# Prove that a random walk on $\mathbb{Z}_+\cup \{0\}$ is transient

Prove that a random walk on $\mathbb{Z}_+ \cup \{0\}$ is transient with $p_{i,i+1}=\frac{i^2+2i+1}{2i^2+2i+1}$ and $p_{i,i-1}=\frac{i^2}{2i^2+2i+1}$.

So since this Markov chain has only a single communicating class we only need prove that $0$ is a transient state. There really isn't much other theory to go off of. I'm basically just trying to find a general formula for $p_{0,0}^{(n)}$ so that I can show that the infinite series $\sum p_{0,0}^{(n)} <\infty$. But I cannot for the life of me come up with a combinatorial formula to find $p_{0,0}^{(n)}$. Can anyone help me come up with this formula? Thanks.

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Did you try using Kolmogorov forward equations to find $\pi_k$ instead? –  Alex Apr 26 '13 at 2:26
@Alex I'm not sure I have those at my disposal, could you expand on what those are? –  catamite Apr 26 '13 at 2:46
If all states are transient then $\pi_k =0 \ \forall \ k$. Kolmogorov forward equations are solved using the transition probabilities you have –  Alex Apr 26 '13 at 3:09
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## 2 Answers

An irreducible Markov chain is recurrent if and only if every non-negative, superharmonic function $f$ is constant. Here is a typical non-negative, superharmonic function $f$: select a state, say $0$ and define $f(x)=\mathbb{P}_x(T<\infty)$ where $T:=\inf(n\geq 0: X_n=0)$ is the hitting time of $0$. We want to figure out whether this function is constant or not.

Your Markov chain has extra structure that allows us to calculate this function explicitly. For each $i> 0$, define the ratio $r_i=p_{i,i-1}/p_{i,i+1}$ and define the following function using products of ratios: $$f_z(x)={\sum_{y=x}^z r_{1}\cdots r_y \over \sum_{y=0}^z r_{1}\cdots r_y}.$$ Here $r_{1}\cdots r_0$ is the empty product, equal to 1.

Our function $f$ is the limit of $f_z$ as $z\to\infty$. As Did points out, the reason for the pointwise convergence is that $f_z(x)$ is the probability that the chain hits state $0$ before state $z+1$, starting at $x$.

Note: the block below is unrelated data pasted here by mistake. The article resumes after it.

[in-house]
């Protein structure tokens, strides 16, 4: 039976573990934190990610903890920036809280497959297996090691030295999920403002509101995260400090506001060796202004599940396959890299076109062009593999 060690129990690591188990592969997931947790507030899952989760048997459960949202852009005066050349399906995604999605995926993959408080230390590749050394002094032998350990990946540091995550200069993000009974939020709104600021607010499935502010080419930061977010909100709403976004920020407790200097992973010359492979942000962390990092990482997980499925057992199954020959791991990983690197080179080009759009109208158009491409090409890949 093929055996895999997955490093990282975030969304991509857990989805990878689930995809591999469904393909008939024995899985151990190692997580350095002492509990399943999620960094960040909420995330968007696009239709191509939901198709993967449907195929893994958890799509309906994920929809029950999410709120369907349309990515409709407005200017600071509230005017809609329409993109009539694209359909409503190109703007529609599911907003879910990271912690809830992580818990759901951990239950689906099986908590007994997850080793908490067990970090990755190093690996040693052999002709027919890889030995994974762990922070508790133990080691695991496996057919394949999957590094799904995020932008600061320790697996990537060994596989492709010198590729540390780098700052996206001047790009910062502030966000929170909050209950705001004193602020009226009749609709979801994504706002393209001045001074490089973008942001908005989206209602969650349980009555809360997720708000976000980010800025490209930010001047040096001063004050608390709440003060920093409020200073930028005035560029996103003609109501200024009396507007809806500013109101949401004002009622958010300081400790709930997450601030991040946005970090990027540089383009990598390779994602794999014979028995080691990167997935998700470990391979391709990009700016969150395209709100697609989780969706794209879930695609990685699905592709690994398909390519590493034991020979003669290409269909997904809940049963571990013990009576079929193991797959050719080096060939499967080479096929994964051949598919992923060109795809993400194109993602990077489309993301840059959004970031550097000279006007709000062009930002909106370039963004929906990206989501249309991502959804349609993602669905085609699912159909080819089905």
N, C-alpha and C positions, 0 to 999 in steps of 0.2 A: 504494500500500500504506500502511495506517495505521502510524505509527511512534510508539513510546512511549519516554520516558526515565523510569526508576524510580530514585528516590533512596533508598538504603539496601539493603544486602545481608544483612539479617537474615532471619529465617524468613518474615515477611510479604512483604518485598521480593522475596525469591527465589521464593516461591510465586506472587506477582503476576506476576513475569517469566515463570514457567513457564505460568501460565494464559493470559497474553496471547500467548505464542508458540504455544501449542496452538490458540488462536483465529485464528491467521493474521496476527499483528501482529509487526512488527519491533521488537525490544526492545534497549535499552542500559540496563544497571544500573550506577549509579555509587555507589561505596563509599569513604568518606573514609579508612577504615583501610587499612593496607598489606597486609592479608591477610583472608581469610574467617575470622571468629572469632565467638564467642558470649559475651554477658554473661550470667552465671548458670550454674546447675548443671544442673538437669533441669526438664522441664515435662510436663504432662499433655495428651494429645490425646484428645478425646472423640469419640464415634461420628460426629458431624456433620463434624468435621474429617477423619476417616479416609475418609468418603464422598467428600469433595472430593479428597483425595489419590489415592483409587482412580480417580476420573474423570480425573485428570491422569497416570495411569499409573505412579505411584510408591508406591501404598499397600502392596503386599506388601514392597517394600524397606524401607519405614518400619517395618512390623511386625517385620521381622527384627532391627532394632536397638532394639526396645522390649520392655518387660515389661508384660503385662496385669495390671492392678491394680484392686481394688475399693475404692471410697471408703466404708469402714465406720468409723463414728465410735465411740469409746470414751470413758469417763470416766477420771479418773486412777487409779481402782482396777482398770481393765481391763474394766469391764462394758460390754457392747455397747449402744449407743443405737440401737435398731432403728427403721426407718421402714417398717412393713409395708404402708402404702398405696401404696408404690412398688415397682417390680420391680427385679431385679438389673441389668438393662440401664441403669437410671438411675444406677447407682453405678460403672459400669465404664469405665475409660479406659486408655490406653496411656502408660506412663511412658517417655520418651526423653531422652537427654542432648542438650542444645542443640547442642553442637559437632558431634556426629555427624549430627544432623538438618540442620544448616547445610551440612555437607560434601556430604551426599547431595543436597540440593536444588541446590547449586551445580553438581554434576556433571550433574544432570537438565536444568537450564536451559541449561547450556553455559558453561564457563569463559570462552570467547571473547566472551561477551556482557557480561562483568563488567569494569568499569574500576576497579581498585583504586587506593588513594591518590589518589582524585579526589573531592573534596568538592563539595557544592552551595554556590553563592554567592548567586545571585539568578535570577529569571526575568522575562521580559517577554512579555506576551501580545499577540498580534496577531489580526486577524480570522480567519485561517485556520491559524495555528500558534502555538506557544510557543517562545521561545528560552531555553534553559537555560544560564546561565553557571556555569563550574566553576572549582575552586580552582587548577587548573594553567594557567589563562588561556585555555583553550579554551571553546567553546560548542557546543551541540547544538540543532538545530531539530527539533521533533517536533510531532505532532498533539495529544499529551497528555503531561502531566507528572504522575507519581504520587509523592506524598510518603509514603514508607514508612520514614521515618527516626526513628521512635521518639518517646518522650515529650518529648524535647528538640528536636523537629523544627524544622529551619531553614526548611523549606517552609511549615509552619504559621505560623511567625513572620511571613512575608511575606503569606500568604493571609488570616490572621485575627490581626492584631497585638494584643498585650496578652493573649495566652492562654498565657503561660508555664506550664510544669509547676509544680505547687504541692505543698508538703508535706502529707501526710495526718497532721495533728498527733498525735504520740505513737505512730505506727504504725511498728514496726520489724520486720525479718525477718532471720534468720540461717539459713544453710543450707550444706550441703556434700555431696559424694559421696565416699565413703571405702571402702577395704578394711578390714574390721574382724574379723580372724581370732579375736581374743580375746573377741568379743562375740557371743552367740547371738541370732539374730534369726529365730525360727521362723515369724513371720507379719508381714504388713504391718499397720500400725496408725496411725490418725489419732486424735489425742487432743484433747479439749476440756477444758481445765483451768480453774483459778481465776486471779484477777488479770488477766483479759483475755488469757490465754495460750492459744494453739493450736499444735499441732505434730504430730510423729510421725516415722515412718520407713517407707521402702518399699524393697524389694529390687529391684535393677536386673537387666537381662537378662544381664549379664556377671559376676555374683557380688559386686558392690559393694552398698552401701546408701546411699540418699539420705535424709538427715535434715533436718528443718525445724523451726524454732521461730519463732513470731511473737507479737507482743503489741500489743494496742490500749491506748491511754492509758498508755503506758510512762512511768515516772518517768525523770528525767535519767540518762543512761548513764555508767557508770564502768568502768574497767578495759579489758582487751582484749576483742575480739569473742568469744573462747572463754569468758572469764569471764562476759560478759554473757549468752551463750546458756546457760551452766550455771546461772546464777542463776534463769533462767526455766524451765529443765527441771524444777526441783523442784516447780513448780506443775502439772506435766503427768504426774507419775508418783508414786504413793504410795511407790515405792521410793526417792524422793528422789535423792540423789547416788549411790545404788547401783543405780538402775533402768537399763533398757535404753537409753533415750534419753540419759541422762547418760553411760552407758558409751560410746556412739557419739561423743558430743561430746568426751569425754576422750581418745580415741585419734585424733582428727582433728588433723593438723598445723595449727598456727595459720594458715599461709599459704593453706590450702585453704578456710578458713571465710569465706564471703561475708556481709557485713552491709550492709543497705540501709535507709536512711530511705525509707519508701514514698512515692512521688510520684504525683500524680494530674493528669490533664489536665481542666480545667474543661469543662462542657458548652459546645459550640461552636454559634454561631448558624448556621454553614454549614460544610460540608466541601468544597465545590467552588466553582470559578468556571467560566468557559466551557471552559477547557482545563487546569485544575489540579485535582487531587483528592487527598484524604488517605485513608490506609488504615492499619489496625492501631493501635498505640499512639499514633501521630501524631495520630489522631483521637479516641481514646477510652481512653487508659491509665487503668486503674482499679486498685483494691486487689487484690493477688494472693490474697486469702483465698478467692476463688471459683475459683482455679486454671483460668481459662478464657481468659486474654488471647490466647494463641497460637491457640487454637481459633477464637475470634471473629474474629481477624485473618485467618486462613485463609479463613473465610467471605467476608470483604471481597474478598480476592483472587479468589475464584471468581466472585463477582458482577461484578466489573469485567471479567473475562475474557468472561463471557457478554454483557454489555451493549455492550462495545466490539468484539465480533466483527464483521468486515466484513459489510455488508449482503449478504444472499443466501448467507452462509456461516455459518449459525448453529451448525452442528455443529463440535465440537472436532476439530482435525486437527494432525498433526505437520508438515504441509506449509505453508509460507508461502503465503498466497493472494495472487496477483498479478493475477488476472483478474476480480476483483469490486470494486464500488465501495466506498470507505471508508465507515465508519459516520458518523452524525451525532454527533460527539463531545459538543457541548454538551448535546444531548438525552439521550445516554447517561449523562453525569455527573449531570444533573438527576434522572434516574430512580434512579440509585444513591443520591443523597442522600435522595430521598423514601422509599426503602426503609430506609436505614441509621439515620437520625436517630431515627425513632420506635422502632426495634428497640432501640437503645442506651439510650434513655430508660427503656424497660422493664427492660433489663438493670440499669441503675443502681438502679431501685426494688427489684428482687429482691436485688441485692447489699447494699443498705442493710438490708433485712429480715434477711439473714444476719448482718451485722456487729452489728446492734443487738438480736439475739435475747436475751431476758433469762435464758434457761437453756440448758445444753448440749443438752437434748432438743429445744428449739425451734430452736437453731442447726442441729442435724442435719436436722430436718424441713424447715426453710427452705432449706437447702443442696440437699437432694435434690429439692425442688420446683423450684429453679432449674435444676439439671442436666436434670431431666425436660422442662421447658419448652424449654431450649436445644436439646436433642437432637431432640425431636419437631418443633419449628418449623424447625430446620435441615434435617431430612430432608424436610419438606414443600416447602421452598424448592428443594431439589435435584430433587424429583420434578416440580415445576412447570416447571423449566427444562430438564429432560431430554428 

If $\sum_{y=0}^\infty (r_{1}\cdots r_y)=\infty$, we have $f(x)\equiv 1$ and the chain is recurrent.

If $\sum_{y=0}^\infty (r_{1}\cdots r_y)<\infty$, then $f$ is the non-constant function $$f(x)={\sum_{y=x}^\infty r_{1}\cdots r_y \over \sum_{y=0}^\infty r_{1}\cdots r_y}.$$ and the chain is transient. The function $f$ is non-constant since $f(x)\to0$ as $x\to\infty$.

In your particular problem, $r_i=i^2/(i+1)^2$ so the products of ratios cancel nicely giving $r_{1}\cdots r_y=1/(y+1)^2$. Since $\sum_{y=0}^\infty 1/(y+1)^2<\infty$ we see that the chain is transient.

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+1. And a simple reason why $f_z\to f$ pointwise when $z\to\infty$ is that $f_z(x)$ is the probability starting from $x$ to hit $0$ before $z$. –  Did Apr 27 '13 at 12:49
@Did Thanks. I will incorporate your comment into the answer. –  Byron Schmuland Apr 27 '13 at 12:54
My pleasure.  –  Did Apr 27 '13 at 12:55
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I'll show you why a similar problem is transient by showing that stationary distribution doesn't exist. Take for example $p_{k-1,k}=\frac{3}{4}, \ p_{k,k-1} = \frac{1}{4}$. This is a reversible MC, just like in your case (the rate of inflow in the state is equal to the rate of outflow), so we can use the detailed balance equation: $$\frac{3}{4} \pi_{k-1} = \frac{1}{4} \pi_{k}\\ \pi_{k} = 3 \pi_{k-1}=\cdots =3^k \pi_0$$ Since the standardizing condition is $\sum_{k} \pi_k = 1$, we sum on both sides and get $\pi_0 = \frac{1}{\sum_{k=0}^{\infty}3^k}$, which diverges, so $\pi_0$ and hence $\pi_k$ do not exist.

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This argument only shows that the chain is null. It could be null recurrent, for instance, if you replace $3/4$ and $1/4$ by $1/2$ above. –  Byron Schmuland Apr 26 '13 at 22:32
OK, I agree. Can this answer be extended to incorporate it? –  Alex Apr 27 '13 at 0:18
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